Whenever you’re reading the Bible and you see the word “therefore,” that’s when you know to start really paying attention; that’s when the super-important stuff shows up. Therefore … what? Therefore let us be grateful. Gratitude is the foundation of our approach to God. We are grateful to God that he has given us a “kingdom that cannot be shaken.” But then there’s more. “Let us offer to God acceptable worship.” And what constitutes acceptable worship? Well, the author tells us. “Let us offer acceptable worship with reverence and awe.” Reverence and awe. Why? Because “our God is a consuming fire.” Now we see where Jonathan Edwards got part of his inspiration!

This is why traditional Christian worship is full of symbolic objects, symbolic actions, and symbolic postures, all of which point to the sacredness of what we’re doing and the holiness of God. When we’re in church, we see and use material objects that we don’t see and use anywhere else. We speak words that we don’t speak anywhere else. We do things with our bodies that we don’t do anywhere else. Even in a small church with a small congregation like at St Bartholomew’s, there’s nothing “casual” about what we’re doing. We have “come to Mount Zion and to the city of the living God, the heavenly Jerusalem, and to innumerable angels in festal gathering, and to the assembly of the firstborn who are enrolled in heaven, and to God, the judge of all, and to the spirits of the righteous made perfect, and to Jesus, the mediator of a new covenant.” We have come to invoke the Holy Spirit of God on our humble gifts of bread and wine, that they may become the very Body and Blood of his crucified and risen Son, given to us for the salvation of our souls, as we ourselves are given for the life of the world.

Praised be Jesus Christ. Amen.

Saturday, August 24, 2019

St Bartholomew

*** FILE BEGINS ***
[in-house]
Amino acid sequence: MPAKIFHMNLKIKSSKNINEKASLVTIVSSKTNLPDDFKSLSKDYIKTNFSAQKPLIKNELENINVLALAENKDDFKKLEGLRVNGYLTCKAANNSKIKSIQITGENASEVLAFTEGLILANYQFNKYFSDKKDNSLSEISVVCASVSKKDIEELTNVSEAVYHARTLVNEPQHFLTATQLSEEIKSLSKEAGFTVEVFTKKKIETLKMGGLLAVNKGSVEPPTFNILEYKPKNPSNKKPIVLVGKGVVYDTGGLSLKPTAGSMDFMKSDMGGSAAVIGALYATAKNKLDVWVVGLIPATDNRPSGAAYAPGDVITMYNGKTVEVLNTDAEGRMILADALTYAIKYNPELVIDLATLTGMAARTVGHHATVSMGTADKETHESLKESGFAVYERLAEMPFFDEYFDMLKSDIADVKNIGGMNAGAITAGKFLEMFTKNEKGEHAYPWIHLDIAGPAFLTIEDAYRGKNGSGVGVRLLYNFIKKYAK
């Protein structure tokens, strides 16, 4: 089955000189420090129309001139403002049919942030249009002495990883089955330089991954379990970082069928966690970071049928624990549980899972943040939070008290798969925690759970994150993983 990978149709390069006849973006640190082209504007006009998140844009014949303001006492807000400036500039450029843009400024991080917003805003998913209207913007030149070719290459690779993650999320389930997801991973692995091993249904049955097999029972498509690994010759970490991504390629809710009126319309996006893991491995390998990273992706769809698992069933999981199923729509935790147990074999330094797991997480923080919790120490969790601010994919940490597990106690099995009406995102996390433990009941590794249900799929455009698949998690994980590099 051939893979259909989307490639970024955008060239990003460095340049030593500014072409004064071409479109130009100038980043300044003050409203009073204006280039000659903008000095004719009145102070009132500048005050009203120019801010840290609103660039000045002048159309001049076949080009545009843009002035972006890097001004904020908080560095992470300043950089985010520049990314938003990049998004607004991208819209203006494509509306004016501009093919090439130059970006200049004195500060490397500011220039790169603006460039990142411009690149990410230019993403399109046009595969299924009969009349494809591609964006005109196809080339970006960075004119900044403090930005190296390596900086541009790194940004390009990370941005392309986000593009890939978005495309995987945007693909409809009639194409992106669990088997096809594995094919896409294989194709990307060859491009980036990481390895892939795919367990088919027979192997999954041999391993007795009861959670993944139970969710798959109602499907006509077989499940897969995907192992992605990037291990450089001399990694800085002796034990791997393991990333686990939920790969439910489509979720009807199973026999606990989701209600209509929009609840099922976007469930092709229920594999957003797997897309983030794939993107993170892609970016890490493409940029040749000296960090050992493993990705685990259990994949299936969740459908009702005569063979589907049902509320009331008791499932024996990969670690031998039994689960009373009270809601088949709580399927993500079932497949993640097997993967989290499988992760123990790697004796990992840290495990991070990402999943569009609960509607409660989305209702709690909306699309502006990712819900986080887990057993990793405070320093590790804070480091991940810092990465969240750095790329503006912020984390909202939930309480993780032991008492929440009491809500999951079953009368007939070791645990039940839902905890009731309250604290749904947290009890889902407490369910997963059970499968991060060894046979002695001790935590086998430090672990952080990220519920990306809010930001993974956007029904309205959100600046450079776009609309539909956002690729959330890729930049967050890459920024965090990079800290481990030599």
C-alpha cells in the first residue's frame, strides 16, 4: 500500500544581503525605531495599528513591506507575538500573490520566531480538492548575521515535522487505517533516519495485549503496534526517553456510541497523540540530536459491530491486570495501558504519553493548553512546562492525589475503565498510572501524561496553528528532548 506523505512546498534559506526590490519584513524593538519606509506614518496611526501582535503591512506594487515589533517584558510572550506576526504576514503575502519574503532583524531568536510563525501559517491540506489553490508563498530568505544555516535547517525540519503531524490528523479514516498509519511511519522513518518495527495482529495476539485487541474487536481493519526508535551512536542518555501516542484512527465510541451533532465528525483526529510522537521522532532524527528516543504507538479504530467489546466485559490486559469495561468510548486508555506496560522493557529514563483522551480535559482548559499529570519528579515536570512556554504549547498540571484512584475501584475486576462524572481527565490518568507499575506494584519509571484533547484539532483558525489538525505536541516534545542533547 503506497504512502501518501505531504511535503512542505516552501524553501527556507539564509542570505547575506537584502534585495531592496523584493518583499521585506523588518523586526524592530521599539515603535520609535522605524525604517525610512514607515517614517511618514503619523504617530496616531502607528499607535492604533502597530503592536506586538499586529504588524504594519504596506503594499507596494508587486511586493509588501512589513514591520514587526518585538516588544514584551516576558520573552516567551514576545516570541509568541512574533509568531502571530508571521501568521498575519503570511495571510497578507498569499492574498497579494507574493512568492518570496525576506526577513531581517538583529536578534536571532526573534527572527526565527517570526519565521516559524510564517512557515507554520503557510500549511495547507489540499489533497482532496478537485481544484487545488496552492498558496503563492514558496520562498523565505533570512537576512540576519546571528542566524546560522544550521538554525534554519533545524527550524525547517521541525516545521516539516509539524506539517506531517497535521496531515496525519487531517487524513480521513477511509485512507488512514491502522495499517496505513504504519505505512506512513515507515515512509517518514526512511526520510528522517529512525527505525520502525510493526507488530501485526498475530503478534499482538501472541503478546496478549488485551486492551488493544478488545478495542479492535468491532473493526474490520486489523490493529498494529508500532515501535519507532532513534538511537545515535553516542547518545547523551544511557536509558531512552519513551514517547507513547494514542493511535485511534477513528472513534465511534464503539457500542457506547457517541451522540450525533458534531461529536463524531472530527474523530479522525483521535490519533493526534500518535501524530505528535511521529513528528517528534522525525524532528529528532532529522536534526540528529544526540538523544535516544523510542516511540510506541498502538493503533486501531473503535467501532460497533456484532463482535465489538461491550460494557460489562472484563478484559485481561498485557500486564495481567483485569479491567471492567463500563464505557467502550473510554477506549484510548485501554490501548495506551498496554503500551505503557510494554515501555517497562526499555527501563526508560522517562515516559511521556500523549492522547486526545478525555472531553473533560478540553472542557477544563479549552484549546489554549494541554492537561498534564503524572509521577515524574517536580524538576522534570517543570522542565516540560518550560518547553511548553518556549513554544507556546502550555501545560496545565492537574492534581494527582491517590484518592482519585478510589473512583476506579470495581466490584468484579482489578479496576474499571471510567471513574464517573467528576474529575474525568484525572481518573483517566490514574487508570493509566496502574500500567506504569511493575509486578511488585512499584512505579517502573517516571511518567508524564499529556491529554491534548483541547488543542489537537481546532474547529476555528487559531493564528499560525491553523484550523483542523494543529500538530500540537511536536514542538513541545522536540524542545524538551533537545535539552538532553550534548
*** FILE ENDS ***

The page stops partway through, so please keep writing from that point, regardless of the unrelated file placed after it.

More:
Made the very short (5-7 minutes) drive from my hotel in Columbia to Toddhall in time for my scheduled 0930 presentation on the sacraments at the Cursillo weekend. It went well, though I could have talked much longer. It's a big subject! After a brief break, I presided and preached at a Eucharist in which we observed today's feast day. Not much is known about Bartholomew, so I spoke about apostolicity and apostleship in genera. I grabbed lunch from Burger King on my way out of town, and drove up to Fairview Heights to get some steps in by walking around St Clair Square mall. Malls are kind of sad places these days. Having killed sufficient time, I kept going north and slightly west to the Hampton Inn in Glen Carbon, my home for the night. Took a necessary nap, did some reading (the novel I'm in the midst of), and processed a few emails that were stragglers from yesterday. Drove back down to Fairview Heights for a dinner of Thai food, then enough walking back around the hotel to get me over the 10K step threshold. 

Friday, August 23, 2019


  • Up at 0500 so as to be in the road to Springfield at 0530. I ended up eight minutes behind schedule, but still got to the office right at the targeted 0900.
  • Had the predictable extended discussion with the Archdeacon on a range of issues.
  • Processed the thick stack of hard-copy items on my desk, most of it having accumulated during my vacation, since last weekend was so jammed I didn't get to deal with it.
  • Refined, edited, printed, and scheduled for posting the text of my homily for this Sunday (at St Bartholomew's, Granite City, and probably some version of it at the Cursillo closing Eucharist on Sunday afternoon).
  • Did my due diligence on a request for consent to the consecration of the bishop-elect of Montana. Unable to find any red flags, I consented.
  • Lunch at Chick-Fil-A, then a brief personal shopping expedition at Best Buy.
  • Made significantly more progress on the pastoral issue affecting one of our communities about which I cannot yet say anything.
  • Took a phone call from a colleague bishop in another diocese over a recent development that can only be described as "bizarre."
  • Hand-wrote notes to clergy and spouses having nodal events in September.
  • Friday prayer: Lectio divina on today's daily office Old Testament reading, which was a pretty eventful narrative from II Samuel. This happened in the cathedral, after which I offered Evening Prayer, a bit on the early side.
  • Took a phone call from a lay leader in one of our Eucharistic Communities. Then more conversation with the Archdeacon.
  • Left at 5pm headed south. Arrived at the Hampton Inn in Columbia two hours later. Took a long walk, grabbed some dinner at a BBQ place, and did some reading. Here because of proximity to Toddhall for my appearance at the Cursillo weekend tomorrow.